The faint outline of stubble indicated that he shaved, and a red nick on the left side of his jaw suggested that he hadn’t been doing it for long. His skin was generally clear, his eyelashes were thick and his brows were well-shaped. He smelled clean, like soap and boy-deodorant. She couldn’t detect a tobacco odour on him, and although his cuticles and nails were disgracefully chewed, there was no evidence of nicotine staining.

He raised his eyebrows at her and Bee felt her face redden. He probably thought she was looking at him in an . . . appraising kind of way because she liked him. Not because she was a totally objective observer of human behaviours and characteristics.

‘Nothing,’ she said. ‘Are you here to work on the exhibition too?’

He nodded. ‘I’m a second-year med student,’ he said. ‘This is extra credit. You?’

Bee shrugged. ‘Just a summer job. I’m starting Year Twelve in a couple of weeks.’

He grinned in that patronising
good luck
way that uni students had. Bee observed that he had excellent teeth, and surmised that he’d probably had some serious orthodontic intervention.

Behind them, Gus cleared his throat. It was a husky, rattling sound, as if he were clearing cobwebs that had been there since his birth, which Bee assumed was a very long time ago, as Gus was at least seventy. ‘Those critters aren’t going to stuff themselves,’ he said, in his growly voice with the hint of an English accent.

The boy – Toby – rolled his eyes at Bee, and she smiled back, then immediately felt annoyed at herself. Gus’s slice of beetroot finally escaped the confines of his sandwich, and planted itself firmly on the front of his hoodie. He swore, then gingerly picked the beetroot up between thumb and forefinger and ate it.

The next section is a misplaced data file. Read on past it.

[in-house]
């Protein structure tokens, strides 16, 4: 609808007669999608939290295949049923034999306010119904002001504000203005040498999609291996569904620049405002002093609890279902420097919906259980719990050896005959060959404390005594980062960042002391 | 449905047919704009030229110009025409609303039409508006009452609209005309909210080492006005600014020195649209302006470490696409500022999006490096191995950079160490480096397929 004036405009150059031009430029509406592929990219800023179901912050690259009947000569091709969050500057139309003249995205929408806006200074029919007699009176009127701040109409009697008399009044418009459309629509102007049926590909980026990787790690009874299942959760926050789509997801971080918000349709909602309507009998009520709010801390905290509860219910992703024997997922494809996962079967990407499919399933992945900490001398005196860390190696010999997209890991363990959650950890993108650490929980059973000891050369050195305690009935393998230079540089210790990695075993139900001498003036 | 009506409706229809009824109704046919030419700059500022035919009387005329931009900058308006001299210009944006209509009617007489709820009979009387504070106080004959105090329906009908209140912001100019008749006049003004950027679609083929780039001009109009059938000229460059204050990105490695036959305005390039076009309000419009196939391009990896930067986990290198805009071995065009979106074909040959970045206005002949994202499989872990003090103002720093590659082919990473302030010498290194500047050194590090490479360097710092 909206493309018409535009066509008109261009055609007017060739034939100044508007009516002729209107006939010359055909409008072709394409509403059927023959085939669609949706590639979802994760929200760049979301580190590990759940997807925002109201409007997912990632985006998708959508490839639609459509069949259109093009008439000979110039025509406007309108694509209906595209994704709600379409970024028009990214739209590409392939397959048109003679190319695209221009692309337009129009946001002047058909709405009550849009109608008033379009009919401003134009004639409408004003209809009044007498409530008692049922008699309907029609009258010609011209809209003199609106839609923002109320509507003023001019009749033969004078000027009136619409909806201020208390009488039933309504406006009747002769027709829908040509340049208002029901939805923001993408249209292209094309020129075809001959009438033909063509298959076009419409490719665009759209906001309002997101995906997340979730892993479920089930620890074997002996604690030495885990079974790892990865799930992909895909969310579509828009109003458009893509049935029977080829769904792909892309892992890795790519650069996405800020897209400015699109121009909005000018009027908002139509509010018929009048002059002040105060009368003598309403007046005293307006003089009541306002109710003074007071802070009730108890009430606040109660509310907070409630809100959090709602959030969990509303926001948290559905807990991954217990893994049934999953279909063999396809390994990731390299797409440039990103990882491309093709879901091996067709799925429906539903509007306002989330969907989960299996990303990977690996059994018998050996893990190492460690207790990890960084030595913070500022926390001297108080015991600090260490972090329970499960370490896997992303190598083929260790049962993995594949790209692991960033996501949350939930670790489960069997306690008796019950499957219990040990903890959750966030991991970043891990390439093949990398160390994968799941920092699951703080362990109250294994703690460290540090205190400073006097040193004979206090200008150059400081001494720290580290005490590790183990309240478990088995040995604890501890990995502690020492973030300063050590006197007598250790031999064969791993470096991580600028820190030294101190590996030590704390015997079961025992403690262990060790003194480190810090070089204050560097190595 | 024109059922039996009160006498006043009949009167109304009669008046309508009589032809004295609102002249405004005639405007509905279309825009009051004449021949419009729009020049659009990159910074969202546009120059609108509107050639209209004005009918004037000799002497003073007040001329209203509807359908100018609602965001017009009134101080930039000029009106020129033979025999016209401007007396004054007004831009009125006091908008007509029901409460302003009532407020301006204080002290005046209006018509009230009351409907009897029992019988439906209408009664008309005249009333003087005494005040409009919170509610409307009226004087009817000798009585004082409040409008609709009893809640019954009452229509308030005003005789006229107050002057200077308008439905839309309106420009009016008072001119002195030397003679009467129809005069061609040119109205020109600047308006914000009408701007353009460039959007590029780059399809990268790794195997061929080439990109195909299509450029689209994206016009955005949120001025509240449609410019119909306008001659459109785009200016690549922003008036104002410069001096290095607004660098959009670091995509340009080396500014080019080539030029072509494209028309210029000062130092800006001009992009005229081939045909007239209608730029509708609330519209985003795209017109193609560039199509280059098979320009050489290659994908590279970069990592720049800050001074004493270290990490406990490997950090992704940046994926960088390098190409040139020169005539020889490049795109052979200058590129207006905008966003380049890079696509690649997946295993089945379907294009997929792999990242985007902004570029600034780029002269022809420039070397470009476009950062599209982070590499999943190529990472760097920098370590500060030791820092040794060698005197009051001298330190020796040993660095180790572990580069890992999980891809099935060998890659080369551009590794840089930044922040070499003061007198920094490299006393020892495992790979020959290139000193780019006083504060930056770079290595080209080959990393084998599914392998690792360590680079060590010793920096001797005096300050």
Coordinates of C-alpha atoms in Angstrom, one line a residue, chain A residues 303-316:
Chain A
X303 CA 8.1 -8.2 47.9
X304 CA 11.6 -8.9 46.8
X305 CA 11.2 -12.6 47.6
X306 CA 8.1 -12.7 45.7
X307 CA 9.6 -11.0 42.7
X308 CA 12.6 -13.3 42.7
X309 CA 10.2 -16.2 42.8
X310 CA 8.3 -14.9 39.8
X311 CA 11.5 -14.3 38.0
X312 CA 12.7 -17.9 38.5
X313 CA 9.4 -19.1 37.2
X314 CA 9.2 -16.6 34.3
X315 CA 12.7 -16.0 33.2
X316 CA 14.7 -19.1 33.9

At 10:53 am (or 10:50 by the lab’s clock), Bee climbed the stairs leading from the Catacombs and stood outside in the sun for five minutes, clearing her head of preservation chemicals and irritating thoughts about Toby. The shock of being in the beating heat of summer was pleasant for about three of those five minutes, until Bee’s jeans started to stick to her thighs. She pushed her sunglasses up her nose.

‘Hot,’ observed Toby, appearing beside her with a can of lemonade.

Bee had a personal policy of not replying to redundant statements, so she ignored him. She wondered absently what made him chew his cuticles so viciously. Anxiety? What did he have to be anxious about?

‘You haven’t told me your name,’ he said.

Bee told him, abruptly, and wondered if today would be a vanilla slice day or a lamington day.

‘That Gus is a bit of a character, hey?’

Bee sighed. Small talk was so mundane. She retreated into the blissful cool of the museum, and purchased two triple espressos from the café. She wasn’t going to let Toby ruin her routine.

She walked back the long way through the exhibitions hall, instead of along the concrete staff-access corridors. The older sections of the museum – the Mollusc Room, the Hall of Native Flora, the Geology Exhibit – were not as popular with the children, so it was a reasonably peaceful walk. Bee liked looking at all the creatures, frozen in time and space with the help of wire, cottonwool and lots of chemicals.

In the Weights and Measurements display, a ruby-throated hummingbird perched on one side of a tiny set of scales, balanced on the other by two paperclips. It was overshadowed by the hulking grey mass of an African elephant, balanced on a much larger set of scales opposite a pinkish-grey replica of a blue whale’s tongue.

As she passed the Red Rotunda, a small yet grand octagonal room painted in a rich vermilion, Bee heard voices and paused by the entrance. One of the tour guides was talking to an old man sitting in a straight-backed leather chair in the centre of the room.

‘I’m so sorry to interrupt you, sir,’ the tour guide said, sounding rather breathless. ‘But I heard you introduce yourself at the front desk and I just wanted to tell you that I am a huge fan. Your research is so inspiring; you’re a total hero in this place.’

Bee peered at the old man. He didn’t look like a hero. Deep wrinkles carved lines and fissures into his face. His chin bristled with stubble, and thick white hair curled around his ears. His eyes were the palest blue, like the colour of a cloudless sky nearest the horizon at dawn. They were also watery and red-rimmed, as if he’d been crying, although Bee supposed that it was just the effects of age. And yet he looked sad, sadder than Bee had ever seen anyone. Maybe he had been crying after all.

‘Dr Cranston?’ the tour guide said. ‘Are you okay?’

The man looked up, startled. It was as though he hadn’t noticed the tour guide until then. Bee guessed he was around seventy years old.

BOOK: A Pocketful of Eyes
13.93Mb size Format: txt, pdf, ePub